A review analysis of 13 studies — encompassing more than 13,000 individuals — found that there were more differences in personality, behavior, and preferences from one woman to another woman, and one man to another man, than there were between men and women as groups. In other words: The opposite sex isn't an alien life form. Men and women are both from Earth, not Mars or Venus. Diversity abounds, but you can't really classify those differences as "women are like this" and "men are like that". Instead, it's more like "this person is like this" and "that other person is like that".

43 Responses to “More evidence that men and women are more alike than different”

  1. OldBrownSquirrel says:

    Biggest conclusion: gender binary is a gross oversimplification.

    • glaborous_immolate says:

      The sexual binary is pretty close to a useful simplification though. Works for 99.9% of the people

      • bkad says:

        Don’t know about your percentage, but it is safe to say that physical sexuality and self-identified gender is at least strongly correlated. 

        I know the article says ‘scientists confirm the obvious’ but I don’t think it is obvious at all, given the physical differences between the sexes, that there wouldn’t be non-physical differences too. Especially when you factor in a culture filled with artifacts that discuss gender differences (whether that’s a piece of literature  an article in Cosmo, or an off-color locker room joke) and factor in the power of confirmation bias. 

        These studies remain important.

        Edit: Though not obvious, it should be unsurprising if you’ve seen these sorts of studies before. It reminds me I need to double check the ‘urban legend’ I’ve held about most comparisons between men and women: same mean, men have larger deviation. Maybe totally untrue.

        • NotthefakeLevi says:

          I don’t have the citations on hand, but the IQ finding on variability is moderately supported. For other psychological variables, not so much. To boot, most of these studies are going to be flummoxed by the tendency of males to die earlier than females (witnessed by the sex ratio at birth being on average 107 and 103 if I remember correctly in developed nations). Male variability there dies out before it can be sampled.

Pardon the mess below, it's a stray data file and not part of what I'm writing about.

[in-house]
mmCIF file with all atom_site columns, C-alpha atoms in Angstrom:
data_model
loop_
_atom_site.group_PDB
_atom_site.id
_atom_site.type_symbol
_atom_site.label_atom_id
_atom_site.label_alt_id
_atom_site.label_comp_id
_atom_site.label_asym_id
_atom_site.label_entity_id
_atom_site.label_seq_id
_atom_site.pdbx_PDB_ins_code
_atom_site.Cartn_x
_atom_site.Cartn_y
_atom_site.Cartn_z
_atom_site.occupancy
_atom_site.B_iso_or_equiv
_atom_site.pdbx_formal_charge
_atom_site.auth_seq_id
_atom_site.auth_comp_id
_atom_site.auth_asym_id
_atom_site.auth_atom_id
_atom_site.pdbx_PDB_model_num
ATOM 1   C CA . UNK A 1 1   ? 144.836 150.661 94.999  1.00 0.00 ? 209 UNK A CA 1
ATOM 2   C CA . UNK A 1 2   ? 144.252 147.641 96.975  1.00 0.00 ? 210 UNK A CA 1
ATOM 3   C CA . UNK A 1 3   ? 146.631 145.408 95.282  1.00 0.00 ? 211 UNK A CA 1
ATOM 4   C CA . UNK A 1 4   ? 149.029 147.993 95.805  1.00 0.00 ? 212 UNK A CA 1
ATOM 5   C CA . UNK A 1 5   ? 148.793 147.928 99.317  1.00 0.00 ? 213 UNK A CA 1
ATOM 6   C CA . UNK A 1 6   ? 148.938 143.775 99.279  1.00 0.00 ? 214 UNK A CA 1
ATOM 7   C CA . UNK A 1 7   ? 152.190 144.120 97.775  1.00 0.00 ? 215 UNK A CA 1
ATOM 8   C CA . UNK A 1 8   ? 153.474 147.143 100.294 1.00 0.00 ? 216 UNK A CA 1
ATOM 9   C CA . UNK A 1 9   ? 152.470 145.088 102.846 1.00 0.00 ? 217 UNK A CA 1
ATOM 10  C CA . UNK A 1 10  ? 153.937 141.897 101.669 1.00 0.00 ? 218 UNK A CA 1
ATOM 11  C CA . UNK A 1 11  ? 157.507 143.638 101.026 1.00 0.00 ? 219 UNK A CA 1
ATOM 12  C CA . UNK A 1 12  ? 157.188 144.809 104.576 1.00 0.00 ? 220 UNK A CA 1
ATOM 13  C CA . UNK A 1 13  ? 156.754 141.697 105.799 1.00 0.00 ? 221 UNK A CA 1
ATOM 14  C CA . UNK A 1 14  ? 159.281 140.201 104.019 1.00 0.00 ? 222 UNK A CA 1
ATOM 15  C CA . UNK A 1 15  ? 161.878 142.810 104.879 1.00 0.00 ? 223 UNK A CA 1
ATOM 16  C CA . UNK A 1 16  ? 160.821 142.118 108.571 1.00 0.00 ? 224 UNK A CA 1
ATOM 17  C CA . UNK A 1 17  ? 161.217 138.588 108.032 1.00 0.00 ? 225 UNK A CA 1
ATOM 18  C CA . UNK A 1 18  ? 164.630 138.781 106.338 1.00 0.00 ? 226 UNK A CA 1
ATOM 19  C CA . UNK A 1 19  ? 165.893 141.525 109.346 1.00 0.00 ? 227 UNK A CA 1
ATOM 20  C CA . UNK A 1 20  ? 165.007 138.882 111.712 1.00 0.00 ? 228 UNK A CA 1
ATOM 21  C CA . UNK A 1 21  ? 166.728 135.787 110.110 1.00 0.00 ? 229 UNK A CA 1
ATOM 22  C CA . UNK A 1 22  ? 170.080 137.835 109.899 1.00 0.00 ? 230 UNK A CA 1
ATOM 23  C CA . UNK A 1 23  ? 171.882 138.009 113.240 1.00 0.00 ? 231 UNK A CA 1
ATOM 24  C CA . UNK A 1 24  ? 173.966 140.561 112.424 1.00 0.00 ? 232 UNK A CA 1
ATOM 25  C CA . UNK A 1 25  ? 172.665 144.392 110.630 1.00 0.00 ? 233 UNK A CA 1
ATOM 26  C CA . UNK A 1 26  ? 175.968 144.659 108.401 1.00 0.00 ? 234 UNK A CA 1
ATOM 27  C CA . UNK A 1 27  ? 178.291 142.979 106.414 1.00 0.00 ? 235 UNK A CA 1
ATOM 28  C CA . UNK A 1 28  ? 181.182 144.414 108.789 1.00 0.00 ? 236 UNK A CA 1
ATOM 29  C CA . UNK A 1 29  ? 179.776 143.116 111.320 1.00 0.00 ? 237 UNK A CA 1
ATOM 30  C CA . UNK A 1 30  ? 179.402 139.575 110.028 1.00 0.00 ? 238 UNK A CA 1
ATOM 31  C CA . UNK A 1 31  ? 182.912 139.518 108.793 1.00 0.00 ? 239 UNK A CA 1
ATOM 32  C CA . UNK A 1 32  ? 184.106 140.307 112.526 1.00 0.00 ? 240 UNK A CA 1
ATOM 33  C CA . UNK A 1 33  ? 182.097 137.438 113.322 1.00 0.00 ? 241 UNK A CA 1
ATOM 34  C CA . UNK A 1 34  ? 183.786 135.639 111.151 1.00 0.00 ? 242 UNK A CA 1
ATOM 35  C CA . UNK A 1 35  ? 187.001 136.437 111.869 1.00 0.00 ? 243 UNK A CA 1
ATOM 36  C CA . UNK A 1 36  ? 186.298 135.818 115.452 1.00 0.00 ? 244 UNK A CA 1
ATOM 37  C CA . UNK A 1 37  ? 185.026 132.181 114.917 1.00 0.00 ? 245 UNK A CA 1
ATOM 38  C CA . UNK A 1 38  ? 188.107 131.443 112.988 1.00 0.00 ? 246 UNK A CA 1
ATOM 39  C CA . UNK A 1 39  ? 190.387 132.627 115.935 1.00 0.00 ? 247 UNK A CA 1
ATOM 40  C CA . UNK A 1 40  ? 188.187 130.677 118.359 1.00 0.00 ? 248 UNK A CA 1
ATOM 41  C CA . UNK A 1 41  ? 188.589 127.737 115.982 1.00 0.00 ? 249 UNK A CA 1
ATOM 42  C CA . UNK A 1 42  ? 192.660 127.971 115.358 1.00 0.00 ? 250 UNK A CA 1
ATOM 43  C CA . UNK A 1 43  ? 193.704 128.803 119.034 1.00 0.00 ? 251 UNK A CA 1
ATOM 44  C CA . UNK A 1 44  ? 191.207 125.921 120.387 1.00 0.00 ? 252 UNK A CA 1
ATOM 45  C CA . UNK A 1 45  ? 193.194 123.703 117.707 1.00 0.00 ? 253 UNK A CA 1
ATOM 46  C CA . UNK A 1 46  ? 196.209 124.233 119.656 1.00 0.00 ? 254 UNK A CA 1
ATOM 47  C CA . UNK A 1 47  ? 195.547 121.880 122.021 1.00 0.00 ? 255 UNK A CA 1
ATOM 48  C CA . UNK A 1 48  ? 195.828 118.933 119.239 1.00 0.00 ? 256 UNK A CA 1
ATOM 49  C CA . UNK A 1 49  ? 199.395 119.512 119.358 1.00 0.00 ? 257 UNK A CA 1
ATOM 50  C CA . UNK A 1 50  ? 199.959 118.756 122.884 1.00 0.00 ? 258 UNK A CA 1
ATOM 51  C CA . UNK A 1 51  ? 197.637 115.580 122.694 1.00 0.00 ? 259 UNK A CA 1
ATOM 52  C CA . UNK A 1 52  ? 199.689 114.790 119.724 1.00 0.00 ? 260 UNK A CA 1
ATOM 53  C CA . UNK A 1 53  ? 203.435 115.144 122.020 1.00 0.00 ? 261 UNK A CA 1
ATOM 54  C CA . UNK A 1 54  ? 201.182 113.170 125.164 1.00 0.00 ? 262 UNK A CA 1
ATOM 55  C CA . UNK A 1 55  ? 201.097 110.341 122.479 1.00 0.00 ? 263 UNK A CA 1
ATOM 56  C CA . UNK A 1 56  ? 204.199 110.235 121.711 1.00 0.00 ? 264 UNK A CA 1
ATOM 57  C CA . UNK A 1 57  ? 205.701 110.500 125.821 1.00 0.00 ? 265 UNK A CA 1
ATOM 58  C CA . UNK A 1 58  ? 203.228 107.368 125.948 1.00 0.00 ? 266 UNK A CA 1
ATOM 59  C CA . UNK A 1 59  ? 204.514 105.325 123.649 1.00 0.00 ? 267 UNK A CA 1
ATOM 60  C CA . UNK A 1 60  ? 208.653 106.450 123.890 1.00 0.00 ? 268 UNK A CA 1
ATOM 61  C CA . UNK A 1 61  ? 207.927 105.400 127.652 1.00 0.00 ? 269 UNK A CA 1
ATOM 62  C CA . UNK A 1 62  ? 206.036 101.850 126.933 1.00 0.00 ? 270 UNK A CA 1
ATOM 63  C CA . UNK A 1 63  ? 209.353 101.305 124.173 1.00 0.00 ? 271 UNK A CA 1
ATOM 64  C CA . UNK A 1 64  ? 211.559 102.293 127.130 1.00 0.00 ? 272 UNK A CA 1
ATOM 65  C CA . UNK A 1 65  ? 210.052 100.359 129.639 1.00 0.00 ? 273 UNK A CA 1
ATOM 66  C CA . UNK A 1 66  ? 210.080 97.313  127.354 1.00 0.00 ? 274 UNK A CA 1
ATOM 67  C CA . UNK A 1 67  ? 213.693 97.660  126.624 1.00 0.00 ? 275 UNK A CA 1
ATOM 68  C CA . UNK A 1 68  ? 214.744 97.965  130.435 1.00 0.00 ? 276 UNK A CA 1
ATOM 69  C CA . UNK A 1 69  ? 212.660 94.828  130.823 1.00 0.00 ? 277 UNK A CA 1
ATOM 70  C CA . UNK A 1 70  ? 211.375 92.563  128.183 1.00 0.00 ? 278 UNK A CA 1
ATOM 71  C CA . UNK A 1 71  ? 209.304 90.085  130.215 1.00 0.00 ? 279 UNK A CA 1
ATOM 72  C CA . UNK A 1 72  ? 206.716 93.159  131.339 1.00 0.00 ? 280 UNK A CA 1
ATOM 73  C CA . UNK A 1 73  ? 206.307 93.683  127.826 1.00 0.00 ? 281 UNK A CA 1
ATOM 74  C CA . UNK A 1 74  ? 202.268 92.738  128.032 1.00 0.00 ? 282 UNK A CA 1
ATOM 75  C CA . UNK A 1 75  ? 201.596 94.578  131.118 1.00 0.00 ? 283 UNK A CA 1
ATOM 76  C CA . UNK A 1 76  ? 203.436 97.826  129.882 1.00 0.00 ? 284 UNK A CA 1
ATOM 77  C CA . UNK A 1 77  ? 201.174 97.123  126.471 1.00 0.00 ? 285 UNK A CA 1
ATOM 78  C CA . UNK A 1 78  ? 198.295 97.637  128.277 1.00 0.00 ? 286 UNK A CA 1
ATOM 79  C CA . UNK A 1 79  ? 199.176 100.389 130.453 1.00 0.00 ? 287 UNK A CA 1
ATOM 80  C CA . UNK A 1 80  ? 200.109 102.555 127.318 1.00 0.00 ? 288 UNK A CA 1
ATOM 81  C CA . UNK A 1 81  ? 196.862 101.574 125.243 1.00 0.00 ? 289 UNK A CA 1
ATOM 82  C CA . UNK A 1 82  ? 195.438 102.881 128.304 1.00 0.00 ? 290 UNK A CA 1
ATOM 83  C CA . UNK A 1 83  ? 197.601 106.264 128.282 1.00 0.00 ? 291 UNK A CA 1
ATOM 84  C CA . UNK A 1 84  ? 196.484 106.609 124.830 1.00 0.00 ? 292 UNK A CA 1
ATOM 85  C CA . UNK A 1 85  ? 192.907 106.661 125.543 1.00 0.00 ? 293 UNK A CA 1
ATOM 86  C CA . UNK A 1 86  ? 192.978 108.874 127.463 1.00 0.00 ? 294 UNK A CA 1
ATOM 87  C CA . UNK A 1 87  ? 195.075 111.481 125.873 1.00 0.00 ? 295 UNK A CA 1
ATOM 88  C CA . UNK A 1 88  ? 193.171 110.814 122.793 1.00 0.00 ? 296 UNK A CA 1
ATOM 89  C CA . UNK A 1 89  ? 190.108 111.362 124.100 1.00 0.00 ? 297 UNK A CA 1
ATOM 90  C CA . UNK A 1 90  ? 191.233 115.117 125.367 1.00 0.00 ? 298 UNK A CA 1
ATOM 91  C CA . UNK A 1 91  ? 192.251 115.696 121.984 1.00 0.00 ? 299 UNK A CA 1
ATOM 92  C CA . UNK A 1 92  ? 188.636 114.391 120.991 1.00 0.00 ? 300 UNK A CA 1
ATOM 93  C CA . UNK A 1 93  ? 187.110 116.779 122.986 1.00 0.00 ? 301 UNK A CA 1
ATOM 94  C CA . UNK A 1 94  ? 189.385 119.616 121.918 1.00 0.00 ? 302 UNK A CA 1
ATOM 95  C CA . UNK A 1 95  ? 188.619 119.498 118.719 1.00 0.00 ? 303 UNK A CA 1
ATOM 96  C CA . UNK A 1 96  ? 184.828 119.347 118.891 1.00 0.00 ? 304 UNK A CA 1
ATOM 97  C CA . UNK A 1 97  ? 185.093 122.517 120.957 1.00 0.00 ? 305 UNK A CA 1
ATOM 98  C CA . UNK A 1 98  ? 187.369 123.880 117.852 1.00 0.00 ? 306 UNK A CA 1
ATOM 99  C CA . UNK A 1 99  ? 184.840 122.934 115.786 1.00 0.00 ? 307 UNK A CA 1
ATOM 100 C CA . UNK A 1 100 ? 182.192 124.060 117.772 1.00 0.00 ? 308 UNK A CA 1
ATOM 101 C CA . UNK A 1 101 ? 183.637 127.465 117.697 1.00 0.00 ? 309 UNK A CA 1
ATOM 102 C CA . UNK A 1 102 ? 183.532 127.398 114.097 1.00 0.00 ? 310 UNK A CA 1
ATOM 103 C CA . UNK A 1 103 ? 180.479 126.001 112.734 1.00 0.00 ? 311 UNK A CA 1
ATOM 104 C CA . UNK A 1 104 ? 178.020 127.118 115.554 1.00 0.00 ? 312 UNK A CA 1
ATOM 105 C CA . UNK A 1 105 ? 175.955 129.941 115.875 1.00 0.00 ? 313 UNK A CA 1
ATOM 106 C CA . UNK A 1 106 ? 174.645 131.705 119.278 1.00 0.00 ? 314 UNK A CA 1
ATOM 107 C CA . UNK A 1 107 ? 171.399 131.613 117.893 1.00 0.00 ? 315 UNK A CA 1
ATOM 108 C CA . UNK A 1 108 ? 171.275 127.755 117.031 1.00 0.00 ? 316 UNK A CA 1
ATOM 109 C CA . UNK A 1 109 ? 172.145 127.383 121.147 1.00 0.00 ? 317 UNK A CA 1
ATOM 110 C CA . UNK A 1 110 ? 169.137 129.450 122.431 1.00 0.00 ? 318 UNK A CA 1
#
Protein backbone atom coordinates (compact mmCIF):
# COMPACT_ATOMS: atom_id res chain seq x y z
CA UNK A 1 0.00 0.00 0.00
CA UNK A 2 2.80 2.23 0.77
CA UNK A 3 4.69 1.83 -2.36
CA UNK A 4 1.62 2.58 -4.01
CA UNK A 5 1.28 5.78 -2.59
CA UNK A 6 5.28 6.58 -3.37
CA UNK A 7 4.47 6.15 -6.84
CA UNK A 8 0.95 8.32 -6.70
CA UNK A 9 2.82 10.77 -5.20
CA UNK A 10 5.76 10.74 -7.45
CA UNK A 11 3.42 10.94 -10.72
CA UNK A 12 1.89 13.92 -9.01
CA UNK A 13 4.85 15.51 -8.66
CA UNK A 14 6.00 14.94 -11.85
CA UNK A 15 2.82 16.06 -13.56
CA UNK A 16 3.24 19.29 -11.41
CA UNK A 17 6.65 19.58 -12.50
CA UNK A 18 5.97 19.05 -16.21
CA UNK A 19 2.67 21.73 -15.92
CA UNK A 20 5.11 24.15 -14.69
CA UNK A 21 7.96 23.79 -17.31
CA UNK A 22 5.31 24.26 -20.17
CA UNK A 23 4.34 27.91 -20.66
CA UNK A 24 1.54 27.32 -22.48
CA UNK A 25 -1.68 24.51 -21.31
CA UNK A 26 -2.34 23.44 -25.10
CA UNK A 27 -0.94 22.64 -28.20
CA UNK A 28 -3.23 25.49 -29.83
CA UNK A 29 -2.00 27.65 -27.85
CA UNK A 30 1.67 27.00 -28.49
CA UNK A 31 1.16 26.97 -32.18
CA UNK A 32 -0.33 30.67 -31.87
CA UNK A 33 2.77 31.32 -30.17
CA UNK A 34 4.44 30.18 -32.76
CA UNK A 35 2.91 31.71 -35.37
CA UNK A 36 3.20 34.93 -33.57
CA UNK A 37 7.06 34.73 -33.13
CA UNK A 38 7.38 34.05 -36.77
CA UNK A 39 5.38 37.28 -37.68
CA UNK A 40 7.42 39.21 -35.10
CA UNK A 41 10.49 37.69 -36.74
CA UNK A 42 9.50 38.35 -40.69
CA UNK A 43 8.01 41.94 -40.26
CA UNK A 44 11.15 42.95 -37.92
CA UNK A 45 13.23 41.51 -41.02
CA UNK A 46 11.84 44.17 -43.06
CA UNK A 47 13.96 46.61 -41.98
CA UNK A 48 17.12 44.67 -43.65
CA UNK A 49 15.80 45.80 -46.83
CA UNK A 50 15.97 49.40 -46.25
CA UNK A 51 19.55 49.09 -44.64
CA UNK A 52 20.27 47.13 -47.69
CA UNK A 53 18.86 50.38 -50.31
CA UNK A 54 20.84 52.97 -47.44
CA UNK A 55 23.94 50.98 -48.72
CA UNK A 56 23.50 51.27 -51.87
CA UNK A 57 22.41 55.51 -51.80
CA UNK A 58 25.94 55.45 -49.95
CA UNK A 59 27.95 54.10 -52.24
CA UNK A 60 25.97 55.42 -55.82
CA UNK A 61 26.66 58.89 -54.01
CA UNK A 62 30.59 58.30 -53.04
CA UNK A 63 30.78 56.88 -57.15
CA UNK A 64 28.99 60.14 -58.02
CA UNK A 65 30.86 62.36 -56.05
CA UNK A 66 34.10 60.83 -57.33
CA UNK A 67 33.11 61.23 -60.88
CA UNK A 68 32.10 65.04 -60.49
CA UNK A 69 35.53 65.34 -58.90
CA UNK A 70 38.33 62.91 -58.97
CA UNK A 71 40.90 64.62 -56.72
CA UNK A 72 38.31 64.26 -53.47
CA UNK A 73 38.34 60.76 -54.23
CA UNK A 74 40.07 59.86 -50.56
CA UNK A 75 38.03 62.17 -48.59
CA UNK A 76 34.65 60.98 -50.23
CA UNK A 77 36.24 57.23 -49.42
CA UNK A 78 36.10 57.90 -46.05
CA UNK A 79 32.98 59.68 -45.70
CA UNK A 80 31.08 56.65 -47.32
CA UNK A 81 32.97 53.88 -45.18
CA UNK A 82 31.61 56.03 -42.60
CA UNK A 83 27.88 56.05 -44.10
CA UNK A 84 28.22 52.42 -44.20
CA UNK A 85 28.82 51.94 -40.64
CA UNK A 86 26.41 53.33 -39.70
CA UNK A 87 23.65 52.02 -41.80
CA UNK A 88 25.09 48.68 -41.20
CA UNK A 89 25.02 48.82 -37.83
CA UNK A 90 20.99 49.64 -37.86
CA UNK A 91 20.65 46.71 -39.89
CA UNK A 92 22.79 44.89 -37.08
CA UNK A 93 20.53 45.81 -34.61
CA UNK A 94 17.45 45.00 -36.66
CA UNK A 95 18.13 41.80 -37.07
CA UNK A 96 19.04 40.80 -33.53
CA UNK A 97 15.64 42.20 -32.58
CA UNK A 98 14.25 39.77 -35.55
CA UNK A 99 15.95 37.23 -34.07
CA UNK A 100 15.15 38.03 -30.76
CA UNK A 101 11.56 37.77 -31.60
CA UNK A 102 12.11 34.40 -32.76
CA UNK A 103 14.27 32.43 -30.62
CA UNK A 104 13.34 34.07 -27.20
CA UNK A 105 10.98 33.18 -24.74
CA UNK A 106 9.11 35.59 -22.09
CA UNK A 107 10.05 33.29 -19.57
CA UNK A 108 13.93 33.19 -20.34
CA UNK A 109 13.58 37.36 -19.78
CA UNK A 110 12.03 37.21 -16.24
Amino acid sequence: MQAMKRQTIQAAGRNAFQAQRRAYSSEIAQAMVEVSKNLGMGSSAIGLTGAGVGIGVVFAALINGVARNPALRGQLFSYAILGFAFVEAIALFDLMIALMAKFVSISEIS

• Eric says:

          You’d expect men to have a greater frequency of rare traits, given that men only need the trait to be expressed on their single X chromosome whereas women need a matching pair. You see this with color blindness, which is a recessive X chromosome trait.

          I have no idea what other non-sex traits are actually found on the X chromosome, but it stands to reason that whatever those traits are, you’d see the “Same mean, men have larger deviation” pattern.

      • Marja Erwin says:

        Really? As many as 1.7% of people may be intersex, and at least 0.2% are trans.

        http://web.hku.hk/~sjwinter/TransgenderASIA/paper-how-many-trans-people-are-there.htm

        • str1cken says:

          We should ask g_i to amend his statment to “98.3% of the people”

        • glaborous_immolate says:

          According to wikipedia it depends on what definition you use. 

          “1 percent of live births exhibit some degree of sexual ambiguity. Between 0.1% and 0.2% of live births are ambiguous enough to become the subject of specialist medical attention, including surgery to disguise their sexual ambiguity.”
          “According to Leonard Sax the prevalence of intersex “restricted to those conditions in which chromosomal sex is inconsistent with phenotypic sex, or in which the phenotype is not classifiable as either male or female” is about 0.018″

    • Antinous / Moderator says:

      After working in a hospital, I can tell you that once they’ve been hosed down and put into a gown, it’s not always that easy to tell men from women, especially if they’re over 50.

  2. Don Hosek says:

    John Gray made a lot of money peddling stereotypes and pseudo-science. I remember reading an article back in ’99 or so which pointed out much the same thing. But everyone likes their pithy statements of things that they already believe so reality has little chance of competing.

  3. glaborous_immolate says:

    FTA: “ masculinity and femininity, the study found, “are not all-or-nothing traits…they are truly a continuum.”"

    Who ever said they were all or nothing? Otherwise, you’d get nowhere telling a dude he’s not very masculine?

    liberalism and conservatism are not ‘all or nothing’ and are a true continuum. so what.

    • NotthefakeLevi says:

      It’s a strawman. No serious researcher in the modern era has ever claimed that there are _categorical_ differences. Best of luck explaining how differences in distribution (or standard deviation for that matter) matter. It’s Lewontin’s fallacy all over again.

      • Here’s the thing, when it comes to stuff like this, it doesn’t only matter what serious researchers think. We have to talk about results like this because there’s a large portion of the public that does very much believe there are categorical differences between men and women.